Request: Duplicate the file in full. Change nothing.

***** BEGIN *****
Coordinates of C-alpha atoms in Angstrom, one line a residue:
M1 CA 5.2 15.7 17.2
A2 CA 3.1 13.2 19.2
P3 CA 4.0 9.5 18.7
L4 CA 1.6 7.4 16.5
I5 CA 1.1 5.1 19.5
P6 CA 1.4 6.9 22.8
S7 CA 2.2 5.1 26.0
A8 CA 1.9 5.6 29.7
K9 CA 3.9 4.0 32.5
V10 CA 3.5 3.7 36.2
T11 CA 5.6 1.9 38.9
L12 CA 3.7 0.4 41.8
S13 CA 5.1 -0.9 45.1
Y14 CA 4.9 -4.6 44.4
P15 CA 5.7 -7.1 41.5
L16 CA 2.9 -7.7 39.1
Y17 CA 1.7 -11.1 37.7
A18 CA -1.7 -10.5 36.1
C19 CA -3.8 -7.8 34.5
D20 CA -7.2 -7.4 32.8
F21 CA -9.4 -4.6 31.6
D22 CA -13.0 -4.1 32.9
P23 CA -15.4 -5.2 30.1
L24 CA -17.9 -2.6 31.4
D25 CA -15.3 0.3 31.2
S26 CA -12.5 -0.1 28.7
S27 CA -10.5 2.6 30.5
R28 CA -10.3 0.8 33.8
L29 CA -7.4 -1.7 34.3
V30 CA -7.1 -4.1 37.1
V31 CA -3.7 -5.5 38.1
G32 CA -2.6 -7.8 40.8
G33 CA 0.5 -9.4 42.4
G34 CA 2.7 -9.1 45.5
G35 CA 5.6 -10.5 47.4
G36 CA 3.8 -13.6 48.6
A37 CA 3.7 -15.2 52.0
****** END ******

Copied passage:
Coordinates of C-alpha atoms in Angstrom, one line a residue:
M1 CA 5.2 15.7 17.2
A2 CA 3.1 13.2 19.2
P3 CA 4.0 9.5 18.7
L4 CA 1.6 7.4 16.5
I5 CA 1.1 5.1 19.5
P6 CA 1.4 6.9 22.8
S7 CA 2.2 5.1 26.0
A8 CA 1.9 5.6 29.7
K9 CA 3.9 4.0 32.5
V10 CA 3.5 3.7 36.2
T11 CA 5.6 1.9 38.9
L12 CA 3.7 0.4 41.8
S13 CA 5.1 -0.9 45.1
Y14 CA 4.9 -4.6 44.4
P15 CA 5.7 -7.1 41.5
L16 CA 2.9 -7.7 39.1
Y17 CA 1.7 -11.1 37.7
A18 CA -1.7 -10.5 36.1
C19 CA -3.8 -7.8 34.5
D20 CA -7.2 -7.4 32.8
F21 CA -9.4 -4.6 31.6
D22 CA -13.0 -4.1 32.9
P23 CA -15.4 -5.2 30.1
L24 CA -17.9 -2.6 31.4
D25 CA -15.3 0.3 31.2
S26 CA -12.5 -0.1 28.7
S27 CA -10.5 2.6 30.5
R28 CA -10.3 0.8 33.8
L29 CA -7.4 -1.7 34.3
V30 CA -7.1 -4.1 37.1
V31 CA -3.7 -5.5 38.1
G32 CA -2.6 -7.8 40.8
G33 CA 0.5 -9.4 42.4
G34 CA 2.7 -9.1 45.5
G35 CA 5.6 -10.5 47.4
G36 CA 3.8 -13.6 48.6
A37 CA 3.7 -15.2 52.0